the importance of reaction and time in your reaction time

what’s your reaction time like?

in drag racing it is all about your reaction time and how you get off the start line, so it is essential to know how you are going to react when you see the light go green. most of the time you have to be prepared to go before the light goes green because it happens so quickly. well I was able to experience this for the first time this weekend because my dad and I attended a drag racing event that allowed us to race our car with passengers, which is unheard of. our reaction time got tested later in the day on the way home when our hood came flying up and ripped off the hinge because the pins that hold the hood down were not in.
after the incident happened with our hood I was reflecting on how important reaction and timing is when facing troubling circumstances or trauma. I am not saying the hood popping up and dislodging from its hinges was traumatic but it was something that we were not ready for and it was startling. If we reacted in an irrational way then we would have done something that would have been much more dangerous. When something happens to us that startles us we need to know how we are going to react. We can not know every circumstance in our life but we can know our selves. How do you handle stresses or something that pops up all of a sudden and catches you off guard. Often our response can be worry, anger, denial, frustration, or even fear. if we know why we react the way we do then we would have a better idea what our reaction might be.
the reaction time is a process. Just like in drag racing there are multiple steps that take place before the most important part of the race is over with. You do not just go up to the light and hit the pedal when the light goes green. There is preparation that needs to happen before hand, then there is patience, and things to test, and then having the right time with the pedal and light and it still is not over after that. Well it is pretty similar to the things that catch us off guard and scare us or hurt us. We need time to process. There are things we have to go through to make sure we take care of the upsetting event, so that we do not crash and burn.
The reaction time is not just the short time after the big event happens. Your reaction opens up the depth of how the event has impacted you. signs of unhealthy reactions would be if you just blow off the event as if nothing happen or the devastation of the hurt goes on for a long period of time. When we burn ourselves we react really quickly but the pain from a bad burn last for a long time and we have to constantly keep nurturing the wound. Well the same thing happens when something surprising happens, like a hood flying off a car. Slow down pull over assess the situation and see what you need to continue on to reach your goal. There will be damage and battle scars, but once things are assessed and you are able to get rolling again then you process what happen and figure out the things that upset you or the things that you are grateful for. In our case we were happy the hood was fiberglass and we were able to put it back on and carefully drive it back home and talk about the damage that was done.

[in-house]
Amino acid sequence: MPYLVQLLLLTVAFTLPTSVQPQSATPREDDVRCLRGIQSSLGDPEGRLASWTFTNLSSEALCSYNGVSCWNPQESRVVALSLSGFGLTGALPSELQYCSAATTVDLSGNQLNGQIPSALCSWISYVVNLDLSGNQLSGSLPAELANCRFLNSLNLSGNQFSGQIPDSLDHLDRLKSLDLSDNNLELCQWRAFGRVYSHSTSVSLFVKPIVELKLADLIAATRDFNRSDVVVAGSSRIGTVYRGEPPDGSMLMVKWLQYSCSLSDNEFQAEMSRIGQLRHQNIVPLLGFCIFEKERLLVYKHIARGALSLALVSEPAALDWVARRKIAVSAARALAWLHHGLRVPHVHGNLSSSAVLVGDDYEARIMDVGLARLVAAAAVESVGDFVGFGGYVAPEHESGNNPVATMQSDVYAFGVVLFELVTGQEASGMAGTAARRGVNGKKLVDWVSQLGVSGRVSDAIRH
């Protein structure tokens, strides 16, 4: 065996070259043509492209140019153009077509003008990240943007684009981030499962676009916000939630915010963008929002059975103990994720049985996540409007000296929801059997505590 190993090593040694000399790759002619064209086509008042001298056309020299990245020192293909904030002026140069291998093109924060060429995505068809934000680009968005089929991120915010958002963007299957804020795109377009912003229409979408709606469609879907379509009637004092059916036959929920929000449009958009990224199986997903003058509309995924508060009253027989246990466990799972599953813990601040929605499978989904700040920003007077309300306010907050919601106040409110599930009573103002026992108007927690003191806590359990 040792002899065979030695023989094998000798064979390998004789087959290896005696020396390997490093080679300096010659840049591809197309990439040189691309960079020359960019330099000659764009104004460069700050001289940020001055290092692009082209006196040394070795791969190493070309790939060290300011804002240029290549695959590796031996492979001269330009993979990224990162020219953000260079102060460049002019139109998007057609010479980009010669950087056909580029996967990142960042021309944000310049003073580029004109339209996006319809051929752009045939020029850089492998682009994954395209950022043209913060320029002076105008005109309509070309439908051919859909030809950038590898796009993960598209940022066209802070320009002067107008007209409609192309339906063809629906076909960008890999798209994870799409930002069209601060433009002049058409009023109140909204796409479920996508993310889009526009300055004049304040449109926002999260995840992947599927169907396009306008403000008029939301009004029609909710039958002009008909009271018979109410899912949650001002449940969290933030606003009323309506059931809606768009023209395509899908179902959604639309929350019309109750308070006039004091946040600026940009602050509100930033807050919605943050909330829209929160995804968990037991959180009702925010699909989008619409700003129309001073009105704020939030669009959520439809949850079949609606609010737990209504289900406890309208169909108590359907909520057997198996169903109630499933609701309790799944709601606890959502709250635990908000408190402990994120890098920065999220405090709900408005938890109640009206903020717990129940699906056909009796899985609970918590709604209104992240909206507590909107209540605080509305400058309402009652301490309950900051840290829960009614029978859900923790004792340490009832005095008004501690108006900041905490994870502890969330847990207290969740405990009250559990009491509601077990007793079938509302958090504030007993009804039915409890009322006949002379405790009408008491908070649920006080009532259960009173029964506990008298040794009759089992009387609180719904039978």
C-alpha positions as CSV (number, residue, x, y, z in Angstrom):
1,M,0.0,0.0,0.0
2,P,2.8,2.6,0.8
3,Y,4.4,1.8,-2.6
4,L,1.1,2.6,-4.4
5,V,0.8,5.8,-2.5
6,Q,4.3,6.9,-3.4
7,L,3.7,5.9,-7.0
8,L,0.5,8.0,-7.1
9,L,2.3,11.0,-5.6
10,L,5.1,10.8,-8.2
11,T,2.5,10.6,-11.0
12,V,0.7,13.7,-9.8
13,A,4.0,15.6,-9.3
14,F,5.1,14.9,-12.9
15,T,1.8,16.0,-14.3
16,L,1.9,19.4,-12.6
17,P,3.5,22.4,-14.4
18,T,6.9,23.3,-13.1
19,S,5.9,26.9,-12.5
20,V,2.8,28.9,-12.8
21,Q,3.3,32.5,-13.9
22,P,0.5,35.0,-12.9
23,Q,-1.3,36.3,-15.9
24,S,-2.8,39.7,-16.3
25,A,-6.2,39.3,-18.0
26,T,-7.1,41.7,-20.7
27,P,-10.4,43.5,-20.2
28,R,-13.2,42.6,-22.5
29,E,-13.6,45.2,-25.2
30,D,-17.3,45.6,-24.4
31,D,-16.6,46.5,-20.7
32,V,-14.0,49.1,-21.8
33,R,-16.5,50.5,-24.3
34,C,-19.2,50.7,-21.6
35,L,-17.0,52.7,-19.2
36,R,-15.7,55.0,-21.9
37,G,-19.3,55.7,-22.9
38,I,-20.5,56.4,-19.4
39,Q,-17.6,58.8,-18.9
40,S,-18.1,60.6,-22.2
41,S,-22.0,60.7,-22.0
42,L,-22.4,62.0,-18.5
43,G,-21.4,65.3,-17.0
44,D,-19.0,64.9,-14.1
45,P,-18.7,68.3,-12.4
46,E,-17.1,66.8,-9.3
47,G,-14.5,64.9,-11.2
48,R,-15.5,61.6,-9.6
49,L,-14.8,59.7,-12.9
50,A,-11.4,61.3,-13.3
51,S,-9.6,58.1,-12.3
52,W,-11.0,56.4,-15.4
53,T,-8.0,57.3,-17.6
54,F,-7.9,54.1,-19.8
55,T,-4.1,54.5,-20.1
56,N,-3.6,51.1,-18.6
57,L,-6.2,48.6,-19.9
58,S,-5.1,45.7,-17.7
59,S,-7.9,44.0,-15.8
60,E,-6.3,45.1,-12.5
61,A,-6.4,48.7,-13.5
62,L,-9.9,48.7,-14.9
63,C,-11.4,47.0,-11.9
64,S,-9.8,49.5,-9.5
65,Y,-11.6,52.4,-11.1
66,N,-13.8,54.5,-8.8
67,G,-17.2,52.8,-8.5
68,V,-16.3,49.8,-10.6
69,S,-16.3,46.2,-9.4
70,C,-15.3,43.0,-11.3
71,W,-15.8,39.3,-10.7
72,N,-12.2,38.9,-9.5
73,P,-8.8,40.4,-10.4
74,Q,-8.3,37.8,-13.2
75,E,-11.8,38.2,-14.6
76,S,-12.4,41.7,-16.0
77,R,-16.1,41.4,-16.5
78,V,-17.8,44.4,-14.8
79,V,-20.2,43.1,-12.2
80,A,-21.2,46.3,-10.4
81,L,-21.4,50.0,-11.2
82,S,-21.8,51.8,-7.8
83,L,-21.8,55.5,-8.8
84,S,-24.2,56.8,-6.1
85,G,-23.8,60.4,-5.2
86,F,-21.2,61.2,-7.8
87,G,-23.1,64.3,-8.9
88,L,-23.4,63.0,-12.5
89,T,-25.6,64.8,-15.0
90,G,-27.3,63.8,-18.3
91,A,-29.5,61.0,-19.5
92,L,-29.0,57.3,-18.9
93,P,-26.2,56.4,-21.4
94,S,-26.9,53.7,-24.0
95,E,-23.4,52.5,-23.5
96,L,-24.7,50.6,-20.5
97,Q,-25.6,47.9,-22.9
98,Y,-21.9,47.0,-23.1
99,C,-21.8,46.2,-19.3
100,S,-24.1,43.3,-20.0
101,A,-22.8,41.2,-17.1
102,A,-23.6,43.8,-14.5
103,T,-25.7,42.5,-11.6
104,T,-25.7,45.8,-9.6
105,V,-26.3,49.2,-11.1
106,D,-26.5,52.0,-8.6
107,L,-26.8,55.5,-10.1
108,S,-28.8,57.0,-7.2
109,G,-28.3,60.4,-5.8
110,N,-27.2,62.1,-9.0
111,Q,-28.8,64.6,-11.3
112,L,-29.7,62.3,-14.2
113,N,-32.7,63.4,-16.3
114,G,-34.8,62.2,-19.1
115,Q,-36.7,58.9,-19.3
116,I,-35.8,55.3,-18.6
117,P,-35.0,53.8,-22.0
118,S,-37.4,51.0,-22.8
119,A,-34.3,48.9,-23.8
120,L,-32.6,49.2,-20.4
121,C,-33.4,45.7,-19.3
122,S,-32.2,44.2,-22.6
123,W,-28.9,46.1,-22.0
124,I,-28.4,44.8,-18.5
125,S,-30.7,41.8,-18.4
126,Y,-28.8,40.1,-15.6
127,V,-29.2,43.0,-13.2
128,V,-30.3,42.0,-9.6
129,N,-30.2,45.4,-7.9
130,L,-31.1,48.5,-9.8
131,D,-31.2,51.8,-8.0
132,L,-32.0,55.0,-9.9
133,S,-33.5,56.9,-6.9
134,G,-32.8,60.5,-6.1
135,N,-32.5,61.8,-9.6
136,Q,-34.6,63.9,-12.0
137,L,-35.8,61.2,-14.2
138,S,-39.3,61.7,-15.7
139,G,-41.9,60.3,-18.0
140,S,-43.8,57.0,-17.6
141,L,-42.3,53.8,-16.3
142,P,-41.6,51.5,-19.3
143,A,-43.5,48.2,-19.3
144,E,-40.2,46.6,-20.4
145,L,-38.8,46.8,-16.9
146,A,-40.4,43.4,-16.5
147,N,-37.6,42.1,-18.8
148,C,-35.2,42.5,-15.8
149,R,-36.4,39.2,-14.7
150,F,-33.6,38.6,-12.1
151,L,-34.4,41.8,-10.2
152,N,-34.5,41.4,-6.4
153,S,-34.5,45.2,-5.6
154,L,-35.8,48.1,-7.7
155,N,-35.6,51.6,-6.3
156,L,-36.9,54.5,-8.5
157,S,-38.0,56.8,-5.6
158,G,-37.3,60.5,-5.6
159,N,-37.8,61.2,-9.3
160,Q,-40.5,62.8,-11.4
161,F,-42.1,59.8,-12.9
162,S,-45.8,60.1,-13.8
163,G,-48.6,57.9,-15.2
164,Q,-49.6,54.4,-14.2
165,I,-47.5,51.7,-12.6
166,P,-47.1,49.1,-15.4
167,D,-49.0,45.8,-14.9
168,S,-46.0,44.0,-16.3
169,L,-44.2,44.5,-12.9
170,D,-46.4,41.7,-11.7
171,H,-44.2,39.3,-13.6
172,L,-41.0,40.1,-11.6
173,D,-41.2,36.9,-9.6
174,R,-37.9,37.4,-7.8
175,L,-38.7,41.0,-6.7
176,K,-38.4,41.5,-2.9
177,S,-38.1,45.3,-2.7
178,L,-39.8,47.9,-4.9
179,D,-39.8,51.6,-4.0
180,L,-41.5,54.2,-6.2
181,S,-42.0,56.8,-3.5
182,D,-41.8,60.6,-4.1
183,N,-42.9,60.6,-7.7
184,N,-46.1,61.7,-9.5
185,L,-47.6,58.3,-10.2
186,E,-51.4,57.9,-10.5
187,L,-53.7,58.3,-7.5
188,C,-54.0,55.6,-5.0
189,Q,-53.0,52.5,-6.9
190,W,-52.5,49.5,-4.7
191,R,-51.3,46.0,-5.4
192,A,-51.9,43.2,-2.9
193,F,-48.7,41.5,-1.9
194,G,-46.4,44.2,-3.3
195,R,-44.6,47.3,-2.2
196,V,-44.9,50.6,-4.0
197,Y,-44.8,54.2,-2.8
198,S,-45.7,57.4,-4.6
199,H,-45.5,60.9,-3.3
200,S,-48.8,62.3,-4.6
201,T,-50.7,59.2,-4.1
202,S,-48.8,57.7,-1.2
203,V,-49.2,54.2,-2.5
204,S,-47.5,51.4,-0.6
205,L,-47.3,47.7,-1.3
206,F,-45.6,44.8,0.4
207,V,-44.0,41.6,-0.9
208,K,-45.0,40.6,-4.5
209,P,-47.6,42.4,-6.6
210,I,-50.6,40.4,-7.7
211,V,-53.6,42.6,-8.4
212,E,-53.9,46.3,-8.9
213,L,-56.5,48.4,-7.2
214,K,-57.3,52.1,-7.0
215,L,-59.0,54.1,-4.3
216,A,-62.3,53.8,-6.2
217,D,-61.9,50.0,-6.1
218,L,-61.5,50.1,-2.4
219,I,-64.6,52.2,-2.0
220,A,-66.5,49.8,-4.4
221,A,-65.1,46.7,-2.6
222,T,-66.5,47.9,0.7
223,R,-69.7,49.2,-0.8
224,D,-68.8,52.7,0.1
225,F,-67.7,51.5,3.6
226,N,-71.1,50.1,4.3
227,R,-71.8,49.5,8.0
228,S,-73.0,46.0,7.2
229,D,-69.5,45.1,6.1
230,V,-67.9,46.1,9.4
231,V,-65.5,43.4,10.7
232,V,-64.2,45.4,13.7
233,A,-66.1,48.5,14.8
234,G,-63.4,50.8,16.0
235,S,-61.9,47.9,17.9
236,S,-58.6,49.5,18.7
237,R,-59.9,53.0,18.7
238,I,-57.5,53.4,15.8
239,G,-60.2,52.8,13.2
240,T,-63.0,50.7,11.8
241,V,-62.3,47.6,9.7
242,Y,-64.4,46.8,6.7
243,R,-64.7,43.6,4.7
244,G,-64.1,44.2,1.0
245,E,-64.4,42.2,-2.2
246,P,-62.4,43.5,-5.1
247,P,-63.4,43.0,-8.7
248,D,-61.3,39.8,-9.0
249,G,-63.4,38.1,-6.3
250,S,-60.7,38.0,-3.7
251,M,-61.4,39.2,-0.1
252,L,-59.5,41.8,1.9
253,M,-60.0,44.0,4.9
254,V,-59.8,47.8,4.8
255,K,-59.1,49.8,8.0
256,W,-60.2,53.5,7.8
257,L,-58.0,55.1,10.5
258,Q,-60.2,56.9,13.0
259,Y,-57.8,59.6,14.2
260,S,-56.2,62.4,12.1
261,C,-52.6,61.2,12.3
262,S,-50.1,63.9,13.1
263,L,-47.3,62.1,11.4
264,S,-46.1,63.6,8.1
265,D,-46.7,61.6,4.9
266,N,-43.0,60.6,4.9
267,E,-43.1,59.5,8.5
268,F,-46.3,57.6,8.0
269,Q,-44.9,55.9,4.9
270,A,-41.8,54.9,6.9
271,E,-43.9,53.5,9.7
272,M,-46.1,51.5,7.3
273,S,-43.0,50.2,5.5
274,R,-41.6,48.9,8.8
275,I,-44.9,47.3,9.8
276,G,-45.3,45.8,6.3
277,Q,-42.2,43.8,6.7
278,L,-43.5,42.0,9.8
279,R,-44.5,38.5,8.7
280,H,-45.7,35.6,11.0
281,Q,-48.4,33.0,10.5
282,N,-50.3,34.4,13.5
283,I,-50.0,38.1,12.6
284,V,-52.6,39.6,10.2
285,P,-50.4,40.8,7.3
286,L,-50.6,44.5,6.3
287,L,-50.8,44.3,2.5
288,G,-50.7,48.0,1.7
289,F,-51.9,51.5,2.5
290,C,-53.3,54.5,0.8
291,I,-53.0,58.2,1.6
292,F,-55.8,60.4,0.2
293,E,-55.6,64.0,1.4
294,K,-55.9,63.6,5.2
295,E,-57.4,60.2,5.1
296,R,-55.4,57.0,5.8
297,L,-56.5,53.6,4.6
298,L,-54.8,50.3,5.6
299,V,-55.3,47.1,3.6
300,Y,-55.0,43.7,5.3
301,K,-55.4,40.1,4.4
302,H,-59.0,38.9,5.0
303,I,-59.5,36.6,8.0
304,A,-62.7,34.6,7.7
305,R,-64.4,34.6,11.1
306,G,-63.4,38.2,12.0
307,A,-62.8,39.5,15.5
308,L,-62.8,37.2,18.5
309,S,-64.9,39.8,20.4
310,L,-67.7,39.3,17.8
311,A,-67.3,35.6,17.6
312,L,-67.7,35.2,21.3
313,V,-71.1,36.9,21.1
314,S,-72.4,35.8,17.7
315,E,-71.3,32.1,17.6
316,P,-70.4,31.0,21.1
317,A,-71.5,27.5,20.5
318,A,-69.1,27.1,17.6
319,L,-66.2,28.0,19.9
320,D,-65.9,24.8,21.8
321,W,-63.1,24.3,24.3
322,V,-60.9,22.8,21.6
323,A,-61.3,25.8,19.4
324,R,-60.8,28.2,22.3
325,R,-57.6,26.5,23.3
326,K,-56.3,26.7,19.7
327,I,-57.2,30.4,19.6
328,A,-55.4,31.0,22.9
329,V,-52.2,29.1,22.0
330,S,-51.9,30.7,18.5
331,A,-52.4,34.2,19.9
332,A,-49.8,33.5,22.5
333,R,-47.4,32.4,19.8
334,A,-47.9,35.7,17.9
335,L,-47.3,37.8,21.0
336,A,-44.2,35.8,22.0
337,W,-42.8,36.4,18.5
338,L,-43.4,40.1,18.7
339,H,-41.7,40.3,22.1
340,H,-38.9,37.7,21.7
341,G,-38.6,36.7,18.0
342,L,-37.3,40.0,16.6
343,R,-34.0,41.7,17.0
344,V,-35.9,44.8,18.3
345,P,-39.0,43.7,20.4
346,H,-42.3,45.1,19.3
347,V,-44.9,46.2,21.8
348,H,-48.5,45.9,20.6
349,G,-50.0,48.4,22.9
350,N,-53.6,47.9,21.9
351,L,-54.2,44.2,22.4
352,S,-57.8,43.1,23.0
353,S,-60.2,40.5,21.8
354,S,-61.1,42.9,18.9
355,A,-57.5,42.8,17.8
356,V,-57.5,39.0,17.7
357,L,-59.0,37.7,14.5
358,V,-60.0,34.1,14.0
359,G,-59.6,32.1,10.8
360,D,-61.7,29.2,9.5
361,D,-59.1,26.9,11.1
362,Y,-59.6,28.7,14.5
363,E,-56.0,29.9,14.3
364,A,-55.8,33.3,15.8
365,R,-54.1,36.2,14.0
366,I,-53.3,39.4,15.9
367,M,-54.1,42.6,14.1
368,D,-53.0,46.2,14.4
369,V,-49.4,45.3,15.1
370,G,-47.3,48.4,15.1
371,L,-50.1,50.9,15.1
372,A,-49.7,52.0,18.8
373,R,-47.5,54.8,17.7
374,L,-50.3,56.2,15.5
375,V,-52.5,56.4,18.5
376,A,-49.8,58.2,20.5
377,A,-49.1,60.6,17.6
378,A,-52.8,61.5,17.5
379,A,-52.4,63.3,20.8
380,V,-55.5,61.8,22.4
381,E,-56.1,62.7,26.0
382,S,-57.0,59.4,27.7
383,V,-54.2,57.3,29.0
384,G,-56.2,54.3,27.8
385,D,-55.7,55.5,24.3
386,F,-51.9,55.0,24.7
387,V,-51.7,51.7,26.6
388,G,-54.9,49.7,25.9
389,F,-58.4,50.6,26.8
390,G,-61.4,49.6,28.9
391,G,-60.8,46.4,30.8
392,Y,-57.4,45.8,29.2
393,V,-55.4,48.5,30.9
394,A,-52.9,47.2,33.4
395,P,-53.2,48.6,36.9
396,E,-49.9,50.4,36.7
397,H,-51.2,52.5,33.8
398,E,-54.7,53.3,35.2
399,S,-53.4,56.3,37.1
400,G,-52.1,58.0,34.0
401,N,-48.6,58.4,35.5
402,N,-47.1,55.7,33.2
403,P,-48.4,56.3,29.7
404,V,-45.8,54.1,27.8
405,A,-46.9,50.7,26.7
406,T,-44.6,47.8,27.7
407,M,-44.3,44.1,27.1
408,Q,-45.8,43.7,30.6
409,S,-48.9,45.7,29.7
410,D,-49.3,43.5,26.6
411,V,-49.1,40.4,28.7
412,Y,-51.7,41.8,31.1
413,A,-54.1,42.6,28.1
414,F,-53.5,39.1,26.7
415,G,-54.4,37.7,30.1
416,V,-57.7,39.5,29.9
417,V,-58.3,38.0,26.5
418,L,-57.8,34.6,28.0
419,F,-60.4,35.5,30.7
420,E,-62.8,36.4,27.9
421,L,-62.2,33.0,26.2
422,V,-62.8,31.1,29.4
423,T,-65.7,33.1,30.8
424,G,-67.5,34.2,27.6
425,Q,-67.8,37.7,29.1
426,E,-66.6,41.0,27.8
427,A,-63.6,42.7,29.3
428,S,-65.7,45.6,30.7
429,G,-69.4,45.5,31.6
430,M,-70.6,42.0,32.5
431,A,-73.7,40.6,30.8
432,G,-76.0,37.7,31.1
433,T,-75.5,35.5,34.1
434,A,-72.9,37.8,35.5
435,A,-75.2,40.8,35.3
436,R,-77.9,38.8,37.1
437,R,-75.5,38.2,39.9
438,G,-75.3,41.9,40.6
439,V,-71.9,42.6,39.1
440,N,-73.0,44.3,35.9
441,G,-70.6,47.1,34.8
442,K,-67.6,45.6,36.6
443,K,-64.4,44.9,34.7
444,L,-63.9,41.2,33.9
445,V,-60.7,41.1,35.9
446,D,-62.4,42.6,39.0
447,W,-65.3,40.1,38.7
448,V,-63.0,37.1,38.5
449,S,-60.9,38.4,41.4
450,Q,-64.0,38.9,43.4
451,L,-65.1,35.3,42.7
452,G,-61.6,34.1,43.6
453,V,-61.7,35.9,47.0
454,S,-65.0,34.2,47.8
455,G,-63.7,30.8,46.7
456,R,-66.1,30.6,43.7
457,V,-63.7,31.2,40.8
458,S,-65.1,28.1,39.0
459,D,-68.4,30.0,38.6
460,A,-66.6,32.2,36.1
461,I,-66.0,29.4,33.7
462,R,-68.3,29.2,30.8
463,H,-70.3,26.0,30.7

Here are some steps from my reflection:
1 take time to know and understand how you are going to react . it starts with knowing and understanding yourself, so that you are prepared
2 be gentle when something startling happens
3 stop, take some time to assess the situation
4 check in with your goals and see what you can do with what you have to start working towards that goal
5 fix what you can, but don’t do an overhaul.
6take some time to process find the positives and negatives
7 reassess the damage at a later time

The battle scars and shock are not gone after the dust settles. A startling event will have left reverberating damage, we will have to be honest with ourselves in the how and why we reacted the way we did. once we see the why the when, how and what do not seem as intimidating or scary. Reaction times vary person to person and situation to situation, but one thing is clear that the more time you put into understanding the reaction time the better the race will go. This does not mean there will be no pain or hurt but means the damage will not be as catastrophic. The Cuda(the car my dad and I built) sustained only minor damage to the paint and the hood will have to be repaired. It will take work to get back to where it was before but it opens the Dorr to learn many more lessons.

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